On December 14, there was a Board of Education meeting at JP Case Middle School in Flemington, NJ.  This was not your ordinary meeting but the first of many where #FRSD students and teachers will be showcasing the innovation happening in our district.

First up was @joeagabiti2013‘s design class from JP Case.  A little more than month ago, I had the opportunity to visit Mr. Agabiti’s class and watched happening what the Board of Education and many members of our community witnessed Monday night; student agency and innovation. Recognizing where we often are in education and where we want to be impels us to shine the light on what is working for students.  This is why the students in his class were such a wonderful way to kick off our December meeting.

As I witnessed that day in his classroom, the #FRSD community too saw students showcasing the designs they created to change the world.  Two students designed and programmed robots to play music and rescue broken robots in a Mars simulation.

Enzo 2

Mars Robot 1

Two other students designed and programmed robots to work and operate like the Ozobot robots, sensing lines and moving along those lines in order to not fall off the board where it was moving.

Go by lines

Go By Lines 2

Two other students were showing the coding of the Sphero they created which made the Sphero able to navigate through a maze changing colors as it went through the different colored sections of the maze.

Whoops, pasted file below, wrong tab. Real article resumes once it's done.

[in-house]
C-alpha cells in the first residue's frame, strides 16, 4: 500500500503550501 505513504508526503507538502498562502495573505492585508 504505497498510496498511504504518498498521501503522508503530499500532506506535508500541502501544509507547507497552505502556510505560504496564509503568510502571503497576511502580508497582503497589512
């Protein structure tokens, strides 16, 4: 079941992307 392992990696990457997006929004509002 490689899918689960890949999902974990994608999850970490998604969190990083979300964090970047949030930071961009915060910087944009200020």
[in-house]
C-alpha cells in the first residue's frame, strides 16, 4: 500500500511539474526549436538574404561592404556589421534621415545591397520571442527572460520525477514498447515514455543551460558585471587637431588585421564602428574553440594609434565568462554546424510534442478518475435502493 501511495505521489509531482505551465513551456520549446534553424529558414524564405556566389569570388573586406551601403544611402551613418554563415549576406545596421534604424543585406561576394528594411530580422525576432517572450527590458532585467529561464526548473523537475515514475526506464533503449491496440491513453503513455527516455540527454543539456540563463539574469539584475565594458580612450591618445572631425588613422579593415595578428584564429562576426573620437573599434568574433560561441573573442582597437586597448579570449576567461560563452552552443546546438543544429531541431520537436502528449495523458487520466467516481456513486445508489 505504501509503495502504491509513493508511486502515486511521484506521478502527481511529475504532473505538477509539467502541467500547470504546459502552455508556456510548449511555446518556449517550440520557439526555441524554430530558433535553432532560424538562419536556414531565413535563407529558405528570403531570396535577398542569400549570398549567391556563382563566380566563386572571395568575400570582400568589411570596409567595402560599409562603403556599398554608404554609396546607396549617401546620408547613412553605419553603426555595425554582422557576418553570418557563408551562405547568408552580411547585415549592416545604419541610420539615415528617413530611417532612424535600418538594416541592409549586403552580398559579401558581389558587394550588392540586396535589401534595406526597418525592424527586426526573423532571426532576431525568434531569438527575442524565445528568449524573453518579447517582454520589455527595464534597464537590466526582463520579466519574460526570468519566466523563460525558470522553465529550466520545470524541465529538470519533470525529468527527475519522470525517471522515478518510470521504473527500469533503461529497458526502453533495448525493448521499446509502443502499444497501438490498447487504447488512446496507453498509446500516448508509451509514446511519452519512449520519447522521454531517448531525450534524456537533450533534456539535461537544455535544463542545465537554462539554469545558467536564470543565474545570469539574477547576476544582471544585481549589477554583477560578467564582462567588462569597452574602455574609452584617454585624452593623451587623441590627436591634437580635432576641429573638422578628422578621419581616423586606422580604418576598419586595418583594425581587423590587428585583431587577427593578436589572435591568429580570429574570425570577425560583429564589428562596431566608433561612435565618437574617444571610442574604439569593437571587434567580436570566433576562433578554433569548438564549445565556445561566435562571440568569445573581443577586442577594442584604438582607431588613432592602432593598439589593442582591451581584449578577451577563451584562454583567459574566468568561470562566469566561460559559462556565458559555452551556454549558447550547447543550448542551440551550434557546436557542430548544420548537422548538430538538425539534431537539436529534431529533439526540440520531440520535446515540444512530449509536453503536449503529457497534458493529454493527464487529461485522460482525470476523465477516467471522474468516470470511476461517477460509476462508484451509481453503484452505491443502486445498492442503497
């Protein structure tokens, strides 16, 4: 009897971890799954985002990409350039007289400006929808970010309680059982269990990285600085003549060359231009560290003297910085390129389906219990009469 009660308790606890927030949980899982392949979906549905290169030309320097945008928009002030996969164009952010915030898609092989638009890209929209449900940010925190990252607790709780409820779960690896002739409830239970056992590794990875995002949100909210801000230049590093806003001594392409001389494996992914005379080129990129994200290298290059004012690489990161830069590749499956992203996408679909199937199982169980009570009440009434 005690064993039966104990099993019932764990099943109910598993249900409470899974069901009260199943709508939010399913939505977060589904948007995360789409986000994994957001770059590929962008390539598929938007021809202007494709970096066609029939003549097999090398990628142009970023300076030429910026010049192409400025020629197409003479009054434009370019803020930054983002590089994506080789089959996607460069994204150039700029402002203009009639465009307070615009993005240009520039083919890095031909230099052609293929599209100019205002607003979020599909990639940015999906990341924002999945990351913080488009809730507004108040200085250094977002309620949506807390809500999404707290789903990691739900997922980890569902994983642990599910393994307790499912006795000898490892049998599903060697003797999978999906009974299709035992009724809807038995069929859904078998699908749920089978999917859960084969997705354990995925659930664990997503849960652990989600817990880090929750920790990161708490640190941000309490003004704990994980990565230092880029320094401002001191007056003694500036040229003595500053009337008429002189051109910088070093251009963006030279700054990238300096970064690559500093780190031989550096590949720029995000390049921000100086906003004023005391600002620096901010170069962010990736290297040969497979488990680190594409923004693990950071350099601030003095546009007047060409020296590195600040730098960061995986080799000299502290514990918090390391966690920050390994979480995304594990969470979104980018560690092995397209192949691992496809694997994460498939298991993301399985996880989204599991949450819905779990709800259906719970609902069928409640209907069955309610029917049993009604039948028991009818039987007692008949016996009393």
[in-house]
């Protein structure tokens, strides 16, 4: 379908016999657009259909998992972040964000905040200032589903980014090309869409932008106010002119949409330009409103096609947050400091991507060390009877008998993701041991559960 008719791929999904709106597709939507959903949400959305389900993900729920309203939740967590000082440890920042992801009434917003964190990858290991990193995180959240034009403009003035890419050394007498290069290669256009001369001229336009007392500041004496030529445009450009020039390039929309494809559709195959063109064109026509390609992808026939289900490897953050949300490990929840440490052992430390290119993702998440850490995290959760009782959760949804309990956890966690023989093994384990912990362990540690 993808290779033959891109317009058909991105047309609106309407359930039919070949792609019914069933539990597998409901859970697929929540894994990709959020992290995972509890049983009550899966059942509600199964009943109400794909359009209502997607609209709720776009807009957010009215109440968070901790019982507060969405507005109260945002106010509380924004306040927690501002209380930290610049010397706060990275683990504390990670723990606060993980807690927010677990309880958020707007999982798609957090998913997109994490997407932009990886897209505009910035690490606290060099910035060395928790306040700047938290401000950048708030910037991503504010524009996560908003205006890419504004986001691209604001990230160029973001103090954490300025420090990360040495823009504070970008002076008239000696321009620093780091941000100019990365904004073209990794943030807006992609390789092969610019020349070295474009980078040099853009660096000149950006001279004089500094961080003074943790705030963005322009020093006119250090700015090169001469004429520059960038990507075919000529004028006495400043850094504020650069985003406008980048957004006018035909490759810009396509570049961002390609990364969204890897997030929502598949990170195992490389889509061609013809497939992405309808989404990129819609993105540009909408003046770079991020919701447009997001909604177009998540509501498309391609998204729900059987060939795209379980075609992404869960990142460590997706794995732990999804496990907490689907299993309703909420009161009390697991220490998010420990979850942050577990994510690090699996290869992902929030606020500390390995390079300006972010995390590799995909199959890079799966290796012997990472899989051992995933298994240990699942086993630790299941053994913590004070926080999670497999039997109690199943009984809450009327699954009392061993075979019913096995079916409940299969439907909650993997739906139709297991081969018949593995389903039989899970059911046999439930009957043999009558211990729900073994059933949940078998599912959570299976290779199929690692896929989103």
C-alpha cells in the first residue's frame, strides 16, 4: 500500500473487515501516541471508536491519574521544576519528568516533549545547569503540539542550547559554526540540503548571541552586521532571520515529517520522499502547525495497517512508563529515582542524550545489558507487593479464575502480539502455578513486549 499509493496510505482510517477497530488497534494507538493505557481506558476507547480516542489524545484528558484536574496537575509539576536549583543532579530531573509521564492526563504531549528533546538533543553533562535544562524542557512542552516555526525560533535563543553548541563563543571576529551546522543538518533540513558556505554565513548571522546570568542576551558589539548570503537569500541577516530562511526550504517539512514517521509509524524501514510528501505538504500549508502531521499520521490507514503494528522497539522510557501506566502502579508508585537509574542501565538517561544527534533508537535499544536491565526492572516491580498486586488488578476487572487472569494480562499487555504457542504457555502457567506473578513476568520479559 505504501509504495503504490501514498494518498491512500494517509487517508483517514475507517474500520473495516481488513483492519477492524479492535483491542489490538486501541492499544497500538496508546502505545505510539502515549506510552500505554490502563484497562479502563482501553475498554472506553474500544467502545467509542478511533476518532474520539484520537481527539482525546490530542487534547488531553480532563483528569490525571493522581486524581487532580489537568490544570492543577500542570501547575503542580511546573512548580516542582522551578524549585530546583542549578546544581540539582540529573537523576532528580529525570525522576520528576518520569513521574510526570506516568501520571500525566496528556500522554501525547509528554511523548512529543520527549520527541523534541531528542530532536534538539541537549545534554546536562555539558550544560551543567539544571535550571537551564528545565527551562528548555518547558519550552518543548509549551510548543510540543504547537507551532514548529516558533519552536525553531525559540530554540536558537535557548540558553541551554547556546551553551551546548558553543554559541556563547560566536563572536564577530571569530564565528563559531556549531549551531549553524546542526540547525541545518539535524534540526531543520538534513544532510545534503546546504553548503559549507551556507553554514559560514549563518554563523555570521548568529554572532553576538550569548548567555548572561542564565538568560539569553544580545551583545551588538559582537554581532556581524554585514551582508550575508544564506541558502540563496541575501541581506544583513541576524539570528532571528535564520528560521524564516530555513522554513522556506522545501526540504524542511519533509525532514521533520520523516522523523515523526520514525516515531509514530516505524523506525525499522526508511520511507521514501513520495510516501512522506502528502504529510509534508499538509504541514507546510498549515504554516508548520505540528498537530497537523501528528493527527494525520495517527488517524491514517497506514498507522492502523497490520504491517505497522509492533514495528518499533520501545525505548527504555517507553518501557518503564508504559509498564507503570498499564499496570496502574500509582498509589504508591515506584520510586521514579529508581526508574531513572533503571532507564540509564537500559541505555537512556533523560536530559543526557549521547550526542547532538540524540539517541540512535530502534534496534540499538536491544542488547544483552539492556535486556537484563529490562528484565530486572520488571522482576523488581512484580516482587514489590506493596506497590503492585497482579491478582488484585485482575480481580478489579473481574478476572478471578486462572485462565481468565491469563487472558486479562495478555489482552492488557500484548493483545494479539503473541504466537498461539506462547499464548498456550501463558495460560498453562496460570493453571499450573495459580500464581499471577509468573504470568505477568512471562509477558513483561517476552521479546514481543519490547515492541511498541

Sphero 1

Also, in the Sphero exhibition was perhaps the most creative use of a Sphero I have seen.  Students programmed the Sphero to paint a picture on a canvas.  You can see this in action here.

Sphero Art

Two other students took legos and created a three dimensional depiction of the periodic table.  The purpose being to allow students to use legos to depict compounds such as water.


Two other students created an interactive Snowboard game that allowed our Superintendent to ride the snowboard using Makey Makey.


Two other students created a Dance Dance Revolution game that allowed our Superintendent to dance also using Makey Makey.


Lastly, one student, who was truly changing the world for his fellow students shared with me his design which was created to help a family member who is autistic and his fellow students who also have autism.

This design created together reinforced key design principles and allowed the students to create a working toy.

What amazed me the most was not just the passion and desire to create but to share and teach the adults there.  Adults were the “students” at this meeting and when you think about what we want learning to be and compare it with what it is at times in education, you realize that creating the space for students to own their learning and sharing it with others needs to happen more in our profession.  These students weren’t learning to code on its own, but rather, they were learning to code because they needed coding knowledge and skill to create designs.  It happened because they were driven by purpose that meant something to them; designs that changed the world. They weren’t worried about grades, making mistakes, or failing.  To finish the evening, a gift was presented to each Board of Education member by our amazing students; a 3D printed name tag to use at their future meetings.

In an era of education that often feels overly focused on state-imposed standards, high-stakes testing, and other questionable mandates, Monday night was an example for all of us of what learning can look like in our schools.  You can see more of what goes on in Mr. Agabiti’s design class from JP Case by visiting his classroom YouTube page here and following him on Twitter.